At one point or the other you must have come across the term Dental Crown. They are one of the most popular dental restorations in the industry used to correct tooth decay that was not caught on time. A dental crown is used to fix a tooth that has damaged in some one way or the other, it has been proven to be quite an effective treatment.
Basically, a dental crown helps to restore the structure of a tooth, it also helps in restoring the function and beauty of the tooth. It looks like a cap placed on the top of a prepped tooth. The size of your natural tooth is first reduced so that the crown will fit comfortably on top. A tooth like shape and structure is given when a crowns is placed atop an implant. Here are a few reasons a dental crown may be needed,
- In a situation where the tooth has been severely damaged by decay or it was chipped or broken.
- A crown is needed to protect a weakened tooth. Take for example a cracked tooth, the tooth is held in place by a crown.
- Crowns can be used to improve the general appearance of the tooth.
- Crowns are placed to cover badly distorted or discolored teeth.
- A crown is also used to protect a tooth after the patient has undergone a root canal procedure.
There are various materials used in making crowns, some of which are ceramic, porcelain, most cosmetic crowns are usually made of either ceramic or porcelain, others materials are resin and stainless.
Each type of crown has its own pros and cons, your dentist will determine which is best for you depending on your situation.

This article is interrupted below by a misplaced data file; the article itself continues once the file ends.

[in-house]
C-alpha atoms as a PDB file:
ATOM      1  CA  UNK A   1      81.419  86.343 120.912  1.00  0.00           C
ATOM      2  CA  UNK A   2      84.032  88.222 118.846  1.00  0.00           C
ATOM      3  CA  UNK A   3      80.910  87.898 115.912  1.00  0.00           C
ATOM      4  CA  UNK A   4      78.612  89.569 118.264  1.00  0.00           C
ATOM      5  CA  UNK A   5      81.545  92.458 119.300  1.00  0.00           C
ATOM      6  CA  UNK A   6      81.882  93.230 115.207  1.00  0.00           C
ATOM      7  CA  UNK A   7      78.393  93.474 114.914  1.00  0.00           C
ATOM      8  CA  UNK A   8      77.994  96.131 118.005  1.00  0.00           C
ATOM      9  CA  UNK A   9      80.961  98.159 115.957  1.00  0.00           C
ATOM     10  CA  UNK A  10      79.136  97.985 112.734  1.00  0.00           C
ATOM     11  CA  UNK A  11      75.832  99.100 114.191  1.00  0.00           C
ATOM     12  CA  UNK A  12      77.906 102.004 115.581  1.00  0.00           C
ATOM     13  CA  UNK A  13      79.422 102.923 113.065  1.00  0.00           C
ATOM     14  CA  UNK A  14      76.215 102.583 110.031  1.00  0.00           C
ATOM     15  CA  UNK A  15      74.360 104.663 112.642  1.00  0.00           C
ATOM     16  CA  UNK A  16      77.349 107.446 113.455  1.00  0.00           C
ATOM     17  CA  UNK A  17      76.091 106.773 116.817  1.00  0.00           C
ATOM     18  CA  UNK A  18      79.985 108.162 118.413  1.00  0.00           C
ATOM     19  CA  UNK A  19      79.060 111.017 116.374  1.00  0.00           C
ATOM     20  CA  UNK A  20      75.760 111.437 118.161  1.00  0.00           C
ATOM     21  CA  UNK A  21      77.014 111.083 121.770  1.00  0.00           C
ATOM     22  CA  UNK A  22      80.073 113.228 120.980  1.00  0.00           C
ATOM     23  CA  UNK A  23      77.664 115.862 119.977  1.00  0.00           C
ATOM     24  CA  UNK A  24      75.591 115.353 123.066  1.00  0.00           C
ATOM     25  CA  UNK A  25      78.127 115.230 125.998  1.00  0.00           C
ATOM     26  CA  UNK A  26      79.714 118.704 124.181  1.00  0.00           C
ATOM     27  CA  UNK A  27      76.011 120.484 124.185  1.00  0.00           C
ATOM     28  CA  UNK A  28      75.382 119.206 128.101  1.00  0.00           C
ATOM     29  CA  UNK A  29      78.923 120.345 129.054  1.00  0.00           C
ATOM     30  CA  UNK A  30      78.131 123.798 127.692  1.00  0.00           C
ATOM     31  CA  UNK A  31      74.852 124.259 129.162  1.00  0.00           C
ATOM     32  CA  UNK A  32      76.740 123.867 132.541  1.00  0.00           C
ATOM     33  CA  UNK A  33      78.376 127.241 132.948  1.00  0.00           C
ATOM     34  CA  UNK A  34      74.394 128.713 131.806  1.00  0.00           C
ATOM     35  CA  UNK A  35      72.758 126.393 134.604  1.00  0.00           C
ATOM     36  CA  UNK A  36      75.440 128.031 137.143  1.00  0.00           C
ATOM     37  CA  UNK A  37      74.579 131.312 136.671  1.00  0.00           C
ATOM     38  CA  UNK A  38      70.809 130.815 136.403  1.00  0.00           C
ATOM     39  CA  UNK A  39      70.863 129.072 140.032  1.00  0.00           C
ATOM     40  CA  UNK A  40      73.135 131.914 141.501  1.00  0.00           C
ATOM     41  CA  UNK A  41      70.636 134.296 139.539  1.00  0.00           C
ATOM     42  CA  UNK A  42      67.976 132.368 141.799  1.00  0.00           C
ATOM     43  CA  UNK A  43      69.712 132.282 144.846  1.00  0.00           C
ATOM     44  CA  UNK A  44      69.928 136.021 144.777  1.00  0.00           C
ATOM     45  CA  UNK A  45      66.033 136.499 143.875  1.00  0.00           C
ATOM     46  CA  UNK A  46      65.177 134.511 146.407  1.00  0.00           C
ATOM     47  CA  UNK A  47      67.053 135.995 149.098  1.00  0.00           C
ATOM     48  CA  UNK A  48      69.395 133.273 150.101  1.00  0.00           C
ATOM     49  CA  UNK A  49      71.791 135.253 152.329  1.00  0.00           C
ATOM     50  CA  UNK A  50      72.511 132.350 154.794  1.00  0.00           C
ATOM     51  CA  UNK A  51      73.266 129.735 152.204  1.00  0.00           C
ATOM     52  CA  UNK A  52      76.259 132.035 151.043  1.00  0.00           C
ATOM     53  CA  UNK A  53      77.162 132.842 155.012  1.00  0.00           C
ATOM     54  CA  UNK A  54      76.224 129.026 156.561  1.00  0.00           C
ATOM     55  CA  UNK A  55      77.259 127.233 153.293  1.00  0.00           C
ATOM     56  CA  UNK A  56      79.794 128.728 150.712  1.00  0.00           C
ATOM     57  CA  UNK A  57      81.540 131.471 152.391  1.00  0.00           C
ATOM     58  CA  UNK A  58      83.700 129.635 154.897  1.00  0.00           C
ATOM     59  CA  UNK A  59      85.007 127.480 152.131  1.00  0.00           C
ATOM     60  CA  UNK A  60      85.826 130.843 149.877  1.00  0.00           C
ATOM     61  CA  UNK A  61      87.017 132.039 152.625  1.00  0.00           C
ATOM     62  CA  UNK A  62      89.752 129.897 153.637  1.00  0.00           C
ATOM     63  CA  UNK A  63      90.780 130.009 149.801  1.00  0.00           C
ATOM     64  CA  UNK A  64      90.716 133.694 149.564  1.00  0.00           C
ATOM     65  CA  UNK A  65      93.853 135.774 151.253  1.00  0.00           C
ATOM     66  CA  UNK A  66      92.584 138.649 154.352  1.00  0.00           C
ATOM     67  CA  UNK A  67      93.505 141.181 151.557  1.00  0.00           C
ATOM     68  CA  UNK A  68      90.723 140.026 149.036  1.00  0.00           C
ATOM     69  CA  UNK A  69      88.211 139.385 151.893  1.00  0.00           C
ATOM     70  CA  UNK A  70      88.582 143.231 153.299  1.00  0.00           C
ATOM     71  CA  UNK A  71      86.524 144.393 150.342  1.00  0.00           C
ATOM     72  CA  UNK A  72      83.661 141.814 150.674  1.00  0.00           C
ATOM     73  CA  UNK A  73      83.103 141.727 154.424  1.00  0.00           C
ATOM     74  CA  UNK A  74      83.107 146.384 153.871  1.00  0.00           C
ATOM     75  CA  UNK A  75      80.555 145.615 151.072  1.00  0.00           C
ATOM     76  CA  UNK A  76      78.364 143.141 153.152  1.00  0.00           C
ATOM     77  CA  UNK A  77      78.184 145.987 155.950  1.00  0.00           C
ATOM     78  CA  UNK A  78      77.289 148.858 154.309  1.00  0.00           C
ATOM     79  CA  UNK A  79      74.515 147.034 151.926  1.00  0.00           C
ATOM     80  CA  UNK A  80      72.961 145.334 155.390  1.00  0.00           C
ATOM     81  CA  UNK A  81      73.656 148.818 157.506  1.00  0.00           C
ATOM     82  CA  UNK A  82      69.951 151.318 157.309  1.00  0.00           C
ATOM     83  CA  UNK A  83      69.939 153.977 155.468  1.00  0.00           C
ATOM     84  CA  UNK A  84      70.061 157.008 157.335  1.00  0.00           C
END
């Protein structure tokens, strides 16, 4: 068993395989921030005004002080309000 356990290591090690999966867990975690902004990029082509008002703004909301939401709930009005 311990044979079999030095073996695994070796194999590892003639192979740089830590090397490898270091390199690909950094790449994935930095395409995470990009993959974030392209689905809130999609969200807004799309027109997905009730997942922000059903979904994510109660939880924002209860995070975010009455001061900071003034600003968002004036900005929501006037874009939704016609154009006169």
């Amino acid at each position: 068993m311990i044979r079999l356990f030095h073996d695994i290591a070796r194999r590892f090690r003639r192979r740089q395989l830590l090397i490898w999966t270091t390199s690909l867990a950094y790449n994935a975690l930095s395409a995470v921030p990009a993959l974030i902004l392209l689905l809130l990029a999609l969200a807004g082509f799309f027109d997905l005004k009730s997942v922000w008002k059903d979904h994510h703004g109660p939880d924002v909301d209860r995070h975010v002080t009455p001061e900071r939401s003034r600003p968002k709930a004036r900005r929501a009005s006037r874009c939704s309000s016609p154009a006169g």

Majorly, permanent crowns are made in a dental laboratory or specialized facility. In general, crowns are meant to stay in place for a couple of years.
Temporary crowns still function like a crown but are made of an acrylic-based material or stainless steel but are not required to last long or stay in place over time. Let’s take for example, an instance where the permanent tooth is being prepared by the lab, the temporary crown is put on the tooth for restoration.
Procedures of getting a dental crown
It usually requires about 2 visits to the dentist when preparing a tooth for a crown. The first visit involves the dentist preparing and examining the tooth, while the second visit involves the actual placement of the permanent crown.
During the first visit, the dentist performs an X-ray. The significance of this is to check the roots of the tooth that will receive the crown and neighboring areas. In some cases some materials are removed to create space for the crown.
The first thing the dentist does before the crowning process begins is to anesthetize (numb) the tooth and the gum tissue around the tooth. To make room for the crown, the tooth the crown will be placed on is filed down along the chewing surface and sides.
The type of crown that will be used will determine the amount that will be removed. If a large area of the tooth is missing due to damage or decay, the dentist uses filling material to build up the tooth to support the crown.